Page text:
Thirty or forty series Torque converter/CVTs are frequently utilized in Minibikes and Go-Kart for power transmission from your engine to its wheels; if you have one of such in the setup, it is very likely that you’d have run across some issue. The majority of the issues are usually because of the unaligned pulleys and the wrong selection of belts. We’ll glance at a few of the common issues in this guide.

Go-Kart Torque Converter Jerking:

It frequently happens that you face a jerk when you speed up the torque converter from 0.

Solution:

Check your belt size chart and make certain you are making use of the precise belt. If the belt size is precise, then take off the driver unit for cleaning and lubricating it. Make certain the throttle cable is installed correctly; lubricate your drive chain after some rides. Replace your chain if it has worn out. Check if your engine is functioning properly.

Torque Converter Belt Slipping:

Potential Issue:

  • Wrong Belt size and/or symmetry
  • Drive/Driven components worn out
  • Pulleys not aligned

Solution:

First of all, you have to check whether the belt you are making use of is the right belt for the setup. If you own a symmetric belt in a thirty series, for instance, that’ll cause issues. It is a great idea to see whether the belt you own is the right belt; the majority of issues you come across will likely be because of utilizing the wrong belt in the setup.

Now once you are certain that the belt is the right belt, next see whether you’ve installed the torque converter properly and the driven and driver pulleys are aligned correctly (you can locate a lot of YouTube videos on how you can install your torque converter’s version, setup can be diverse for diverse series, for instance, thirty series setup is a little diverse from forty series).

If it all checks out, then the issue is either the components inside your torque converter or the Gear ratio (axle sprocket: CVT sprocket) is really high. See whether the driven or driver components are worn down at the surface which holds your belt; the slip is possibly caused by such wear. In such cases, you’ll need to replace those components if the damage is really heavy.

Driven Pulley/Go-Kart Moving At Idle:

The go-kart ought not to be moving at idle; otherwise, it’ll take off as soon as you start your engine, and any engine has the pre-set idle RPM, which can easily be adjusted. If the driven clutch is beginning to engage at the idle RPM, then the idle speed is really high for the weight-spring system in your clutch.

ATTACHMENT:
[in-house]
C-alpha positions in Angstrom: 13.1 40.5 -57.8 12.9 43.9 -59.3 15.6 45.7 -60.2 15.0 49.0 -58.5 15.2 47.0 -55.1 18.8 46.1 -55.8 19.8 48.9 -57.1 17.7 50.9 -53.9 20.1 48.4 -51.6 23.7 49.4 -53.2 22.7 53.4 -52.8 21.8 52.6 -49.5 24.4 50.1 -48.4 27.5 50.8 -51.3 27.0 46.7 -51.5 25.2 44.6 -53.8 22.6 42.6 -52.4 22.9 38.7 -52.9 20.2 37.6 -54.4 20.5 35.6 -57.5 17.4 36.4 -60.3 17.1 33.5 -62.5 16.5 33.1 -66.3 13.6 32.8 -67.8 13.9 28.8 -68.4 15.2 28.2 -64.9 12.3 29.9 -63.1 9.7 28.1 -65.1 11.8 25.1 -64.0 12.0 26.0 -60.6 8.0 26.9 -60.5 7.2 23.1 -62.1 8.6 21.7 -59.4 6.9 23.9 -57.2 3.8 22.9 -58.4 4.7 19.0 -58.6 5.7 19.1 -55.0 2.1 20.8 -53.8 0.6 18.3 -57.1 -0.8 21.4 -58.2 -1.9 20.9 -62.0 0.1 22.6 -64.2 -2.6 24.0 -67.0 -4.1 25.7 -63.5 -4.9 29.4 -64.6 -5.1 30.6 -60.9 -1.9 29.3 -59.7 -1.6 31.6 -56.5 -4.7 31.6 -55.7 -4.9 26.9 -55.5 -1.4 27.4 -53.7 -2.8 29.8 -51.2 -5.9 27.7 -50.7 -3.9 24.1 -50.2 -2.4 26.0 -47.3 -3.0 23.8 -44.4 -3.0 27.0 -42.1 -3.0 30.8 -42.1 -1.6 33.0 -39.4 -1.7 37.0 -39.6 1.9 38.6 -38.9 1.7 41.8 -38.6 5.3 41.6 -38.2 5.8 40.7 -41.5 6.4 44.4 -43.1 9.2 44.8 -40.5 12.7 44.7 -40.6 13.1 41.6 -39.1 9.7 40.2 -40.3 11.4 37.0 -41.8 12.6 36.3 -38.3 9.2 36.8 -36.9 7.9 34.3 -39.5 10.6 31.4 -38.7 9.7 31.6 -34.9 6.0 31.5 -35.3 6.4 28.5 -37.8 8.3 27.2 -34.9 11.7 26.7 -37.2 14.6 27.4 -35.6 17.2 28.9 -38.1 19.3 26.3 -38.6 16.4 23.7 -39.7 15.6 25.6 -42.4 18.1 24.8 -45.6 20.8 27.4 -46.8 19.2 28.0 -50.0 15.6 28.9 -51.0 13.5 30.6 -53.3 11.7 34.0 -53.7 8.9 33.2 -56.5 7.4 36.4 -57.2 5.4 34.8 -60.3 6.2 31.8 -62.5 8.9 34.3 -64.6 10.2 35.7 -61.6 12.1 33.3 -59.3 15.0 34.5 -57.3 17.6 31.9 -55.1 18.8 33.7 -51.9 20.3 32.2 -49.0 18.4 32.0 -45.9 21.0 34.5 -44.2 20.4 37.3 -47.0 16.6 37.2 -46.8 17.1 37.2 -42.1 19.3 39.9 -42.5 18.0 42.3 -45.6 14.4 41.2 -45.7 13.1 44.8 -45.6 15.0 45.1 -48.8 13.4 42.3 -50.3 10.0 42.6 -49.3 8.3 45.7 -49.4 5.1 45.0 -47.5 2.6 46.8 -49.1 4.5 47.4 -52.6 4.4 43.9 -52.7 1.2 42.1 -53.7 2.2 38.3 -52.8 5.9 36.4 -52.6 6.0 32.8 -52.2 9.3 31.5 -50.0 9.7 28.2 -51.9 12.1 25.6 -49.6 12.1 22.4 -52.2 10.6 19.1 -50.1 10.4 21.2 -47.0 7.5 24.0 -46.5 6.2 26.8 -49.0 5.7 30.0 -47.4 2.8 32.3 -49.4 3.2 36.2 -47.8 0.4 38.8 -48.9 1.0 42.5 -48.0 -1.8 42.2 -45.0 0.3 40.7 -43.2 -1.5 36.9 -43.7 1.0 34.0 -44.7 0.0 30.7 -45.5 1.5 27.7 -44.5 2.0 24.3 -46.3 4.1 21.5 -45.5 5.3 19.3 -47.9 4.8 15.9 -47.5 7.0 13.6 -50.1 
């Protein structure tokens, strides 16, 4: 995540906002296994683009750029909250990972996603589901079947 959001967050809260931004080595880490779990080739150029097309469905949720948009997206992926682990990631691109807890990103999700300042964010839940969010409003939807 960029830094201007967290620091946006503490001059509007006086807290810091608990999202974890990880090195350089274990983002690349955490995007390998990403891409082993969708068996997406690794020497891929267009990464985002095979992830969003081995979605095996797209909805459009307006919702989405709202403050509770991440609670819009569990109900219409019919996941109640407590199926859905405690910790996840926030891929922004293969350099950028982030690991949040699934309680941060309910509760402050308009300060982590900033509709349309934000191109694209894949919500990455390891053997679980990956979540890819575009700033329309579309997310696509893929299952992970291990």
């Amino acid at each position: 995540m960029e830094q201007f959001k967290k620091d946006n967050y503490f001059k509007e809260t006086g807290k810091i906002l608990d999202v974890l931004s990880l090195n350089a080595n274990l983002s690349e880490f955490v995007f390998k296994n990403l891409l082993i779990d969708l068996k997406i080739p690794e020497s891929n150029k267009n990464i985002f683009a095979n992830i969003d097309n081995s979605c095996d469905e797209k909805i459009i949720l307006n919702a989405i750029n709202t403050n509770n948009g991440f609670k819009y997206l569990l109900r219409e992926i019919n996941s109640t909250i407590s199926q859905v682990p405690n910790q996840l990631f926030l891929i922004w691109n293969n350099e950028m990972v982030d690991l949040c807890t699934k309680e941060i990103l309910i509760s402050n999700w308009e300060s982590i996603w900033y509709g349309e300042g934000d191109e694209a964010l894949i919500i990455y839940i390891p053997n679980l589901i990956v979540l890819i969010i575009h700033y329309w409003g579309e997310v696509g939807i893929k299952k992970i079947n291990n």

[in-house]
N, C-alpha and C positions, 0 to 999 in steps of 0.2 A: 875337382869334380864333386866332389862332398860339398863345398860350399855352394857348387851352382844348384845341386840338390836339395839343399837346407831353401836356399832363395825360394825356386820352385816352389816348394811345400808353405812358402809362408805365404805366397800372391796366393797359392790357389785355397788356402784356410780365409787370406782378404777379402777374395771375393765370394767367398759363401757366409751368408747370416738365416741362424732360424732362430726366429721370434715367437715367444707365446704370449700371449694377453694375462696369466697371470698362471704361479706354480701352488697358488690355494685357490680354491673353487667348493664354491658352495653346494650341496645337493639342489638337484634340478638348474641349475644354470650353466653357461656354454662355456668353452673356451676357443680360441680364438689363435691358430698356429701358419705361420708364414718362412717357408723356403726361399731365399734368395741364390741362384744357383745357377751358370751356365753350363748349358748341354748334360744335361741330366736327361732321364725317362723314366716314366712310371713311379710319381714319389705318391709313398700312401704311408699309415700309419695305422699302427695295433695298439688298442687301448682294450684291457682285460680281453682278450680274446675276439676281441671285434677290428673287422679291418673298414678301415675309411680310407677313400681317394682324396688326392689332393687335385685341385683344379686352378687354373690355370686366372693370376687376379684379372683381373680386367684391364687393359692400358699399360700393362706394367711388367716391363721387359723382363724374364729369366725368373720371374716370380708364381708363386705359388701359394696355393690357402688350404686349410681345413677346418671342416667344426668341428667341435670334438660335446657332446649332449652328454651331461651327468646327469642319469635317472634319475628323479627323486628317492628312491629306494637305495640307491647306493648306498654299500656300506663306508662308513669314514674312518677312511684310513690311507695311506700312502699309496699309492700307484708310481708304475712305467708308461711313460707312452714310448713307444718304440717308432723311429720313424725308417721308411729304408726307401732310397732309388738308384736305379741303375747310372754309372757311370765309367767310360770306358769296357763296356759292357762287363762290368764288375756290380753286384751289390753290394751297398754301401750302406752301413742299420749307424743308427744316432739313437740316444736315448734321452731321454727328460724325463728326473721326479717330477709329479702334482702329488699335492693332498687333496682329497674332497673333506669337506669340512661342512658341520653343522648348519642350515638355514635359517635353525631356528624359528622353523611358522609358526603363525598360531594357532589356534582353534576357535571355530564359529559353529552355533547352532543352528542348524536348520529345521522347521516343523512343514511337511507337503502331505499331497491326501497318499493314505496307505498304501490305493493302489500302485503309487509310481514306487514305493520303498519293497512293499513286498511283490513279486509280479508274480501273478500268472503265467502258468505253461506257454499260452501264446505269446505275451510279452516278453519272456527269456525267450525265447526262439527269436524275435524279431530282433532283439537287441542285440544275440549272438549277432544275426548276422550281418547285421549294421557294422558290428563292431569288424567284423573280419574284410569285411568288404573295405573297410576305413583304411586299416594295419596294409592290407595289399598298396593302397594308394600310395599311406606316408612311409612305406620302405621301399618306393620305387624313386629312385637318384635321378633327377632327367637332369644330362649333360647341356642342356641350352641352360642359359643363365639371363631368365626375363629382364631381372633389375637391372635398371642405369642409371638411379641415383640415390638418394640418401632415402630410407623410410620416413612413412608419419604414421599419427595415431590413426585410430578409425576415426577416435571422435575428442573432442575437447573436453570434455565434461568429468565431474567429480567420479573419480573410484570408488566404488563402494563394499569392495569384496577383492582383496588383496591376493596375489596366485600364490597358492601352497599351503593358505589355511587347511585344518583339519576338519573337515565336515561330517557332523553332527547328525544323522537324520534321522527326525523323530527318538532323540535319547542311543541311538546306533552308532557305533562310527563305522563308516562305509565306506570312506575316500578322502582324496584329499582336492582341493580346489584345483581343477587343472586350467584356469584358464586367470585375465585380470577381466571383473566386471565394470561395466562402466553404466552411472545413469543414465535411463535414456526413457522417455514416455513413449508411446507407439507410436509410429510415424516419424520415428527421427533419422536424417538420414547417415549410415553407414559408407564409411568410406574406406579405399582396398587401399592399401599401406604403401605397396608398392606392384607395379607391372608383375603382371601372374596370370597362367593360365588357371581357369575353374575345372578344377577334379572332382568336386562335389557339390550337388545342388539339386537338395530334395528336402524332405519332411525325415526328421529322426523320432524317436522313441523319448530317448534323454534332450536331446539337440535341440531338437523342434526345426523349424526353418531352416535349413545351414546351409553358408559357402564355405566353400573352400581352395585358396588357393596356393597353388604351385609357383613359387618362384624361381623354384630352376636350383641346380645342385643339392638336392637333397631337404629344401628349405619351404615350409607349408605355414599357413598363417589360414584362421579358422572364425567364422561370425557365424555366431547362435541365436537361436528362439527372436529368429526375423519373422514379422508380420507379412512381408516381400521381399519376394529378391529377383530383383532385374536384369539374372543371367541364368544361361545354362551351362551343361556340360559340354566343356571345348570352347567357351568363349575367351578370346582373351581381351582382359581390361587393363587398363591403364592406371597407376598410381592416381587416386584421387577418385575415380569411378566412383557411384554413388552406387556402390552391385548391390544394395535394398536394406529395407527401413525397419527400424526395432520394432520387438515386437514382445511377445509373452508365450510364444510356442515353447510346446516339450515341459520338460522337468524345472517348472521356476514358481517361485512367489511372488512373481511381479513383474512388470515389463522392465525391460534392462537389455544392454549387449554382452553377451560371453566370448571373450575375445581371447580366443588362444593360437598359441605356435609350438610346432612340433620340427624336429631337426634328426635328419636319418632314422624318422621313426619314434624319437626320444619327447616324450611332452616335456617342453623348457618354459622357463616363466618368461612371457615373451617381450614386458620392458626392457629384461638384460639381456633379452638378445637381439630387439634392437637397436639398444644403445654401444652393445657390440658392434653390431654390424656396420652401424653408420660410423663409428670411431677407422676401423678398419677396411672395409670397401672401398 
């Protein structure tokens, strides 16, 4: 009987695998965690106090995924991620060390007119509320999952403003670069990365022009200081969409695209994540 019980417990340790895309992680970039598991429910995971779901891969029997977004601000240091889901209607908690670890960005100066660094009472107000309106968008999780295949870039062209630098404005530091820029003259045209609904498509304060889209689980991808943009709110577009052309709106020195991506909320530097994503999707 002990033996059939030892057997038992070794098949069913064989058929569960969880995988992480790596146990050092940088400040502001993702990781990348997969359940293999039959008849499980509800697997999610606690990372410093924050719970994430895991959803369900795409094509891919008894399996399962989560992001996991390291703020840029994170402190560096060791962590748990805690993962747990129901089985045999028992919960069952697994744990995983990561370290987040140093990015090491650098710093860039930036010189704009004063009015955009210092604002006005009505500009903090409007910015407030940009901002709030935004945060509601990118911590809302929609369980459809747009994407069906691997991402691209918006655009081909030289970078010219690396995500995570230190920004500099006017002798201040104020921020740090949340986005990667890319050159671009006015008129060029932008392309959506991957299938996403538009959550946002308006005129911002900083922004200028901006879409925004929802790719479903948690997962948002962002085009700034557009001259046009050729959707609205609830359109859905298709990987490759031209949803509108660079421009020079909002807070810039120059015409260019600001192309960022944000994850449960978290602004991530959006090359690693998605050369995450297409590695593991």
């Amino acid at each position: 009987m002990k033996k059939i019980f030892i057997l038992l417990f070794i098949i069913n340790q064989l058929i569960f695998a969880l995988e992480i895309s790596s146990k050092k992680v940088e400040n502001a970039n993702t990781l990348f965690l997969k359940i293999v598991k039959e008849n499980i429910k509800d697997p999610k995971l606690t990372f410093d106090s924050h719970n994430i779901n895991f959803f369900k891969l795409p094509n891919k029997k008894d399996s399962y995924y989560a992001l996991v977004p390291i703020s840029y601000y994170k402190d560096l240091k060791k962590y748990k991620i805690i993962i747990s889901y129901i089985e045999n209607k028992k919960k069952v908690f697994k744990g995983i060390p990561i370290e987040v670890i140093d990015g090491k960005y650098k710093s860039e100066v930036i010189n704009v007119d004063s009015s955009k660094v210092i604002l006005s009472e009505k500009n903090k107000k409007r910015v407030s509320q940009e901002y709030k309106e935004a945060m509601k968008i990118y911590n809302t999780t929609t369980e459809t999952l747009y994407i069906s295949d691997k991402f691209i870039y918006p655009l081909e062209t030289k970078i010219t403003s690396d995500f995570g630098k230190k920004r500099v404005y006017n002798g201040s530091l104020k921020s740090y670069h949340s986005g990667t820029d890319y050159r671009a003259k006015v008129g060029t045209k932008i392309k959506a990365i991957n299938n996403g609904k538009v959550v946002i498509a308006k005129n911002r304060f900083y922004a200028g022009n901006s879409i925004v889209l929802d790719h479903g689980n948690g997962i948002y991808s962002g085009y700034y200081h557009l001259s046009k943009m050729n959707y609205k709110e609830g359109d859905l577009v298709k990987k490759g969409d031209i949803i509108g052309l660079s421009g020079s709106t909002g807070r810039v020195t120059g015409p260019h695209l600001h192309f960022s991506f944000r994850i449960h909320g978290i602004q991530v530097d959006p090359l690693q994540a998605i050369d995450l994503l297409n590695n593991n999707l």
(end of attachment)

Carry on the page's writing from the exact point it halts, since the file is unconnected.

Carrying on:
If your clutch isn’t engaging, but your go-kart is still moving, it is likely the belt problem, i.e., you have a tighter belt than the one needed for the set-up.

Solution:

If your clutch is engaging, you have two choices:

  • Change the weight-spring system in the clutch; a stiffer spring with a lighter weight will upsurge the engagement RPM.
  • Reduce the idle speed of your engine, there are idle screws in your engines, and if you loosen them, the engine’s idle speed will reduce.

If the problem isn’t related to the clutch engagement, then see whether you are making use of the right size belt or not; more likely, you have the tighter belt that’s pulling the driven at idle.

Torque Converter Sticking:

Took the foot off the gas, but your clutch never disengaged? A lot of individuals have this issue with the series forty, you take your foot off the gas and anticipate the pulleys to go back to their idle state, but they seize up.

Solution:

In the forty series, such jams frequently happen because of the spring-weight system not being capable of moving simply, so you will have to take the clutch apart and clean and lubricate the inside components of your movable clutch (make certain not to append any lubrication to the components in contact with your belt, that’ll ruin the torque converter).

If even after proper greasing and cleaning, the issue continues, it is likely because of the torque converter not being of great quality, or the outer component of your clutch may be really big, making it difficult to slide back. In such situations, unluckily, the best fix is to get a brand new great, quality torque converter.

Belt Wearing Problems:

The most common problem is the belt getting worn out. Reasons:

  • Use of wrong belt length for the torque converter (most common)
  • Driven and drive pulleys not aligned
  • Torque converter not installed correctly
  • Bad Gear ratio (sprocket in axle: sprocket in the Torque converter) with big tires. 6:1 is a good, common ratio for a fifteen inches back tire; bigger tires and a high ratio will cause issues
  • Slippage because of wear in metals
  • Bad quality belt

Solution:

Make certain the torque converter is correctly installed; if your belt is asymmetric, then the tapered side will be towards your clutch, and the non-tapered one will be towards your engine.

Make certain you’re not putting a lot of load on the kart unless the gear ratio is attuned accordingly; by the load, I denote pulling a heavy load or climbing the hills; such actions need high torque. Check your pulley alignment. Select the correct belt length. Clean and lubricate your torque converter at regular intervals.

Conclusion:

These are the most common issues in your torque converter frequently; the fix lies with your belt size and good installation and time-to-time maintenance. At times, the torque converter itself could be of bad quality. But obviously, I know each setup is diverse, and you may face an issue very unique to you;

I recommend you learn how your torque converter really functions, and you may be capable of discovering the solution yourself.

Other than that, there are some active kart forums; very likely, the issues you’re experiencing have already been debated in such forums, or you can send the pictures of the setup and elucidate the issues, and the community will assist you in resolving the issue.